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© george tsartsianidis dreamstime.com Components | November 03, 2016

Broadcom abandons plan to revive former Hynix plant

It looked like Eugene, Oregon would see the old Hynix semiconductor plant up and running again – but under a different name. However, Broadcom has now decided to sell the unused site.
Lets start at the beginning. Back in November last year evertiq reported that the old Hynix facility – which has been collecting dust since 2008 – in Eugene, Oregon would see new life through its new owner, Avago Technologies.

"The Eugene site is an attractive option for expansion," Avago vice president Stan Strathman said in a written statement to Oregonlive. "The Hynix facility is well suited to our manufacturing needs, while the Eugene location provides access to a strong labor base and an established infrastructure supporting high-tech manufacturing."

What later happened was that Avago – which at this point had acquired Broadcom and taken the name – was asking for USD 21 million in enterprise zone tax breaks on its investments, which were to include USD 300 million in production equipment and USD 100 million in facility improvements to the factory, the site had after all beenclosed since 2008. The company would also hire 229 people for the reopening of the factory.

Fast forward to now and Oregon-based paper The Register Guard reports that Broadcom is planing to sell the 1.2 million square-foot facility – and thus abandoning its previous plans converting it for the manufacturing of smartphone chips.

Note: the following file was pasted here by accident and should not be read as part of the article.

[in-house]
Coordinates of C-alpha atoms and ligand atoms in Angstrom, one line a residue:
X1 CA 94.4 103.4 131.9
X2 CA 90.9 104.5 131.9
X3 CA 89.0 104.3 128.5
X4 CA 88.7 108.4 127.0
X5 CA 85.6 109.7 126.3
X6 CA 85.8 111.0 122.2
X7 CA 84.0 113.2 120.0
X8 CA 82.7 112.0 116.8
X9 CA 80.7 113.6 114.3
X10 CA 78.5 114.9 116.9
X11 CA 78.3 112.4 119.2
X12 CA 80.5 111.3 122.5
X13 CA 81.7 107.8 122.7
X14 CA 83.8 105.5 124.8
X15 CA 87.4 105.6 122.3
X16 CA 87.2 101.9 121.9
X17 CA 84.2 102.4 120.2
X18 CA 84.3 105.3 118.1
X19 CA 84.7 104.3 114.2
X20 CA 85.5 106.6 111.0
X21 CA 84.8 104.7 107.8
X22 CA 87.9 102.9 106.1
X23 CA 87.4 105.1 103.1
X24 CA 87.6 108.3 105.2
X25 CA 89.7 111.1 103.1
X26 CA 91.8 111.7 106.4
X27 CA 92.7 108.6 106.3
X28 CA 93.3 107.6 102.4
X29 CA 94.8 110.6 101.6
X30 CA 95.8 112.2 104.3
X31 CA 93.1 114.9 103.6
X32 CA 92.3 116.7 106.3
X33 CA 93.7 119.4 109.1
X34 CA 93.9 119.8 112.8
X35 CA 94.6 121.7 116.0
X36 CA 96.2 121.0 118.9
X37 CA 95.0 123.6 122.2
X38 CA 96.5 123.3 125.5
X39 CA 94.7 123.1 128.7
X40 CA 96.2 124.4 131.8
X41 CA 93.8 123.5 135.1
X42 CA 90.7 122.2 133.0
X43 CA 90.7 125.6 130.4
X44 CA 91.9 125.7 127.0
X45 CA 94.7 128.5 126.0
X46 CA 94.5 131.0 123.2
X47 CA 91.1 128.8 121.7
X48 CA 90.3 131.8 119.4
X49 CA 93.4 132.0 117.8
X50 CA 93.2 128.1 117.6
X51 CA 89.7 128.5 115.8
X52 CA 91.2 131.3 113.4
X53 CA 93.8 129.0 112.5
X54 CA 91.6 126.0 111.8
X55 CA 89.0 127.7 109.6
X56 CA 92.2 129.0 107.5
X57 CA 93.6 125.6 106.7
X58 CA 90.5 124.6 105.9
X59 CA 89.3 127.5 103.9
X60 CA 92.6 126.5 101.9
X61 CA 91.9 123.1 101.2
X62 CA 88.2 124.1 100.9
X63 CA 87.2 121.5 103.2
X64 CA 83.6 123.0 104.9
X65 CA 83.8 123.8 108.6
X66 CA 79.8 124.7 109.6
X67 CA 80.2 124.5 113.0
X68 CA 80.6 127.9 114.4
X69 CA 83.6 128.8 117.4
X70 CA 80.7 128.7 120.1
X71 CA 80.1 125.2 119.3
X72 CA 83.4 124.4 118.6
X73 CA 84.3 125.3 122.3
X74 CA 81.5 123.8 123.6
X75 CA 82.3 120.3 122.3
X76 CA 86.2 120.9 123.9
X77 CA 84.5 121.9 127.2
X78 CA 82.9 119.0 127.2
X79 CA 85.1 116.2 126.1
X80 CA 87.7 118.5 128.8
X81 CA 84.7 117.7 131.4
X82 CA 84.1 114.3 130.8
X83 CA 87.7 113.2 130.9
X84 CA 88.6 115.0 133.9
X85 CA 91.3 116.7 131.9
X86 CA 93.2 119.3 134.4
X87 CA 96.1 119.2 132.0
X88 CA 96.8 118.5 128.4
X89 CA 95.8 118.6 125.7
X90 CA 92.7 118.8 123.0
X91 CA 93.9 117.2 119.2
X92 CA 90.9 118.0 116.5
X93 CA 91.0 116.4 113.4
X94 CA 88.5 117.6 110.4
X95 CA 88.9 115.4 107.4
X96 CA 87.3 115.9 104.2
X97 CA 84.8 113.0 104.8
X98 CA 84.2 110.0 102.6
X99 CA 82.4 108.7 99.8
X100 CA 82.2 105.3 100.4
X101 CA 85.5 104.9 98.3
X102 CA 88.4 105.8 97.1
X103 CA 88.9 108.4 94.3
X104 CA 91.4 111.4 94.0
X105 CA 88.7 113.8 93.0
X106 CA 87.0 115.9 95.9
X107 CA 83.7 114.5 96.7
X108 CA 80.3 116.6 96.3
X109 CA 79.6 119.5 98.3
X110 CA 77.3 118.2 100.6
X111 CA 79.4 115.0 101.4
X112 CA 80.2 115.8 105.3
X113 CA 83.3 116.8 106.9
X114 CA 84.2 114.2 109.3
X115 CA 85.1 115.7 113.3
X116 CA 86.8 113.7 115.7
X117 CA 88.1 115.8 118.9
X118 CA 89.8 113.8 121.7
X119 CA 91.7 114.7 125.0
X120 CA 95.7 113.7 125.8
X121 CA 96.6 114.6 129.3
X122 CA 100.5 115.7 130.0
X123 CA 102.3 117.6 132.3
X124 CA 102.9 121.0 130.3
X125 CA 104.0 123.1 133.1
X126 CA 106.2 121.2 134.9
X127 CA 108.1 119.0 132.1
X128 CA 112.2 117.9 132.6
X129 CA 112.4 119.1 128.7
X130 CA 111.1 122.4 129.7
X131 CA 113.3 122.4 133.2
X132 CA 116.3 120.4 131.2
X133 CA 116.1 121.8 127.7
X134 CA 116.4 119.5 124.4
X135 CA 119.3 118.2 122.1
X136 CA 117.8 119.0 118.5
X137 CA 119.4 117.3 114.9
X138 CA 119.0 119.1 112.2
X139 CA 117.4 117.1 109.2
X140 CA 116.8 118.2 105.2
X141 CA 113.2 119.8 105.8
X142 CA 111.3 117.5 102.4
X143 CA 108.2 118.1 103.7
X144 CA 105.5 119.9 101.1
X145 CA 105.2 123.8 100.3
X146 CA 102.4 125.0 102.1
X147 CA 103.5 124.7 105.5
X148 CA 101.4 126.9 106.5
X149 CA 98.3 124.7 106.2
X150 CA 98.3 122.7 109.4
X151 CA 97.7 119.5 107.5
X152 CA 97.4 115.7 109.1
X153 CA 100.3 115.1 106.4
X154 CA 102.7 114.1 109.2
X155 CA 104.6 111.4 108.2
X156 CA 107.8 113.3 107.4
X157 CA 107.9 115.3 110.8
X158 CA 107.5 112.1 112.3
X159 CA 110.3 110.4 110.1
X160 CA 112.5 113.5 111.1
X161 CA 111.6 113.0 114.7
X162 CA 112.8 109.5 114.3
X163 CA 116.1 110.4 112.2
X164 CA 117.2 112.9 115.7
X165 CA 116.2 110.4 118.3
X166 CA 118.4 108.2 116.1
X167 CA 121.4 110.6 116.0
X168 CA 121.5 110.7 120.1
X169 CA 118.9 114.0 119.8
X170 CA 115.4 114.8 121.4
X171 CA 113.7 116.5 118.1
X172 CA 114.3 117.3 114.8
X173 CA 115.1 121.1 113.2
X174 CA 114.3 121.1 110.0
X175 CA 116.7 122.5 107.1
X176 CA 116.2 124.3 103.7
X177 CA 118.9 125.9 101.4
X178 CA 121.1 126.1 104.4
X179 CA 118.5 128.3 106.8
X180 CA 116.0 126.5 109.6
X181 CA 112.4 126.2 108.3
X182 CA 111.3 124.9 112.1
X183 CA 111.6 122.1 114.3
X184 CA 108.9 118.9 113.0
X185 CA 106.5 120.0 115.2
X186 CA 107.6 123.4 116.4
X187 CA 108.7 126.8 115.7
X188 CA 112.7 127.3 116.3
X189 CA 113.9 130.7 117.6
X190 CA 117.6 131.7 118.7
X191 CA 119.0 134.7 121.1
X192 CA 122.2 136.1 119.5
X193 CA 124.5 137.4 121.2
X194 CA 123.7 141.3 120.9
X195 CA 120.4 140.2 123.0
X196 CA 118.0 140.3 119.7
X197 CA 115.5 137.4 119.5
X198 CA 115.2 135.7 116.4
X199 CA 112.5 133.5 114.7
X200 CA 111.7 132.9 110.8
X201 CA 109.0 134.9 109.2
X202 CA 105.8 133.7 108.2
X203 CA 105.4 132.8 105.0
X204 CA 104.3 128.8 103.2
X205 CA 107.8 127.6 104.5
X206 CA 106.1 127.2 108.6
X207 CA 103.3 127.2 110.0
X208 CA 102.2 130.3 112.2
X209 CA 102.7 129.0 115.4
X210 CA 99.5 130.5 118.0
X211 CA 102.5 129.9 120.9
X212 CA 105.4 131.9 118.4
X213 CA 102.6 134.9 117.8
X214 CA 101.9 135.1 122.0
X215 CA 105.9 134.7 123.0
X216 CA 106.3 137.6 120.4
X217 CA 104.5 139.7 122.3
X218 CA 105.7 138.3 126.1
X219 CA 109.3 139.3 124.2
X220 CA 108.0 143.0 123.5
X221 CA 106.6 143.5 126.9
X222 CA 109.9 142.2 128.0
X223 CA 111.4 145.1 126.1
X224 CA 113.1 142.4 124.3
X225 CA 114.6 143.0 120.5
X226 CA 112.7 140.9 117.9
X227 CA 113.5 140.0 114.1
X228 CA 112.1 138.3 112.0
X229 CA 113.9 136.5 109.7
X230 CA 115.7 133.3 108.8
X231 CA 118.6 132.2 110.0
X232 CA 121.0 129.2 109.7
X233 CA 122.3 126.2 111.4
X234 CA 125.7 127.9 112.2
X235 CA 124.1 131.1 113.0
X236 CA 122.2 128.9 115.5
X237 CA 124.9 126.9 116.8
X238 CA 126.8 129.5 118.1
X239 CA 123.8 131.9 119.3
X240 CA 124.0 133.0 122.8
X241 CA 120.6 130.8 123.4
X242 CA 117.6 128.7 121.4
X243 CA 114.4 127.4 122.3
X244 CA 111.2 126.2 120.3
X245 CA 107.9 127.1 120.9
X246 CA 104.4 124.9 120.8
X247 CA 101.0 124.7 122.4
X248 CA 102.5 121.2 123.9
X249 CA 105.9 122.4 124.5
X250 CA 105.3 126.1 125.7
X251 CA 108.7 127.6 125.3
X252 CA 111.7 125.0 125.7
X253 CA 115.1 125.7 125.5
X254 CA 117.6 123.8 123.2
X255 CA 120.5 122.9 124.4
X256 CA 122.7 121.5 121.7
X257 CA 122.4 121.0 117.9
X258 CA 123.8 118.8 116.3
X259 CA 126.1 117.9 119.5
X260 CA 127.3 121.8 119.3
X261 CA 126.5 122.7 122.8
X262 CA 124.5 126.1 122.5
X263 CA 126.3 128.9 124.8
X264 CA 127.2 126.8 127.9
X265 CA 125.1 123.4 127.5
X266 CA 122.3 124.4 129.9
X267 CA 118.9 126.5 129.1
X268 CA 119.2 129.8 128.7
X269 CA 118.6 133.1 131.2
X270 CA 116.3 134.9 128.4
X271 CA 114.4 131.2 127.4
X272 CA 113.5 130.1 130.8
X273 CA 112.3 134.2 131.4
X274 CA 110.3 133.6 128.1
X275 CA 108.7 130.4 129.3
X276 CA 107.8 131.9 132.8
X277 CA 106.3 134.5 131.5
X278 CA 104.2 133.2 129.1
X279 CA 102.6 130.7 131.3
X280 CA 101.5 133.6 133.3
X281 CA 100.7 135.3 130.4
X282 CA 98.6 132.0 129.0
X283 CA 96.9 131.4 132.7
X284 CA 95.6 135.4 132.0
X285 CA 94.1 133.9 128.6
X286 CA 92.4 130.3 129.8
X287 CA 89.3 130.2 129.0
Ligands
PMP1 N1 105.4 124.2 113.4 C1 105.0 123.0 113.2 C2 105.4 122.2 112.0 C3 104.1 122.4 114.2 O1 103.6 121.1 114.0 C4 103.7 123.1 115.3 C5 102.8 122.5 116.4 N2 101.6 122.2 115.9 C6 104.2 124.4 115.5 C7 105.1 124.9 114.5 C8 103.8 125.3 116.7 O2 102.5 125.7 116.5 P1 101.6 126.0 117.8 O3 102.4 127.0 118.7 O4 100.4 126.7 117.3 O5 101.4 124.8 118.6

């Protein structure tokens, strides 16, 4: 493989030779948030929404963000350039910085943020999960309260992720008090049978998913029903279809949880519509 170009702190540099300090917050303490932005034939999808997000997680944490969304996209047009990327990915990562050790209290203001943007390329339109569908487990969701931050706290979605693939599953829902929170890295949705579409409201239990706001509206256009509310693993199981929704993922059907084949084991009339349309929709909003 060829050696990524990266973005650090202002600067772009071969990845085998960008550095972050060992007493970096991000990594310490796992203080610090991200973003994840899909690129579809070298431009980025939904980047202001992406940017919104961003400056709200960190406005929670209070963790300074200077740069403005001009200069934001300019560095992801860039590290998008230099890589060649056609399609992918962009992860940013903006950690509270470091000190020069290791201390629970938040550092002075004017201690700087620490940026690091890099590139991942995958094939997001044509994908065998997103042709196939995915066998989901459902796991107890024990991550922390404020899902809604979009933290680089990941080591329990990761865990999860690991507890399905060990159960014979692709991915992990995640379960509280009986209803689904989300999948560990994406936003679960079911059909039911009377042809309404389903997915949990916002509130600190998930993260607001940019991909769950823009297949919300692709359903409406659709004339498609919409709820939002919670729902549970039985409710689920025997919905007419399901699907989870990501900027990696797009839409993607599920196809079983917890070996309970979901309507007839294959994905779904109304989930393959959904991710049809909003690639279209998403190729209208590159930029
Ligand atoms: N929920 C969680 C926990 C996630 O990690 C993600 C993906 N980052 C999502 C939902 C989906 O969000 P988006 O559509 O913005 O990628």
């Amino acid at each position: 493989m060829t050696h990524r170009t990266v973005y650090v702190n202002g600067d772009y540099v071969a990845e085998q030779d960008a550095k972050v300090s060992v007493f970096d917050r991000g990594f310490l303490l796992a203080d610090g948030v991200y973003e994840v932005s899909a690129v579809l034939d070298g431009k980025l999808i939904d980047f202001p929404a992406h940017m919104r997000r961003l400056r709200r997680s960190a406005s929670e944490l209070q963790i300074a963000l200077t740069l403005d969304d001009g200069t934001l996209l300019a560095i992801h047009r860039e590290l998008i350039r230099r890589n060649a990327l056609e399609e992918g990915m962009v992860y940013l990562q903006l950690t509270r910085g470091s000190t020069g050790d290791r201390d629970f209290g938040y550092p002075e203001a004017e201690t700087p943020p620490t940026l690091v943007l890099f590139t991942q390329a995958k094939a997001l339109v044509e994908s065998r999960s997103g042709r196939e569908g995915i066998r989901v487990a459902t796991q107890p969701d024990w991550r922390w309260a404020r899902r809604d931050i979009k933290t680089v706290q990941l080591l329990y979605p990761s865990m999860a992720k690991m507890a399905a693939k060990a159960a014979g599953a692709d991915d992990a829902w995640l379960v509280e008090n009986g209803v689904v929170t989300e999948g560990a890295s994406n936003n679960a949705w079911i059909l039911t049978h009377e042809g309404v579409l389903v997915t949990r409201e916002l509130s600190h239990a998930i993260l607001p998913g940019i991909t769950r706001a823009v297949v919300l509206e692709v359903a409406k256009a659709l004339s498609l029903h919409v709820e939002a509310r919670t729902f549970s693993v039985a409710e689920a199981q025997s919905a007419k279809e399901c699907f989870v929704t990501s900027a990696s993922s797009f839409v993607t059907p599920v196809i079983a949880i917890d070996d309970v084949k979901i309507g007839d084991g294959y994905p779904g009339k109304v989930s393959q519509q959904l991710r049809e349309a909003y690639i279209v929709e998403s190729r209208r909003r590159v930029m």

Company spokeswoman JP Clark told the Register Guard that; “Broadcom has decided to sell an unused (fabrication) site in Eugene, Oregon, that it no longer plans to deploy in its wireless semiconductor business.” When asked why, she declined to answer.

The company put the property up for sale on Tuesday, according to Eugene Area Chamber of Commerce President Dave Hauser. Broadcom representatives did not explain to him reasons for the decision, Hauser said.

“Our contacts were unable to share any information with us as to the motivation for the sudden pivot at this time,” he said. “They did reinforce that the support they had received from our chamber, the city of Eugene, local partners and the state of Oregon were both important and appreciated.”

The plant was purchased last year – and the company put the property up for sale on Tuesday, November 1.
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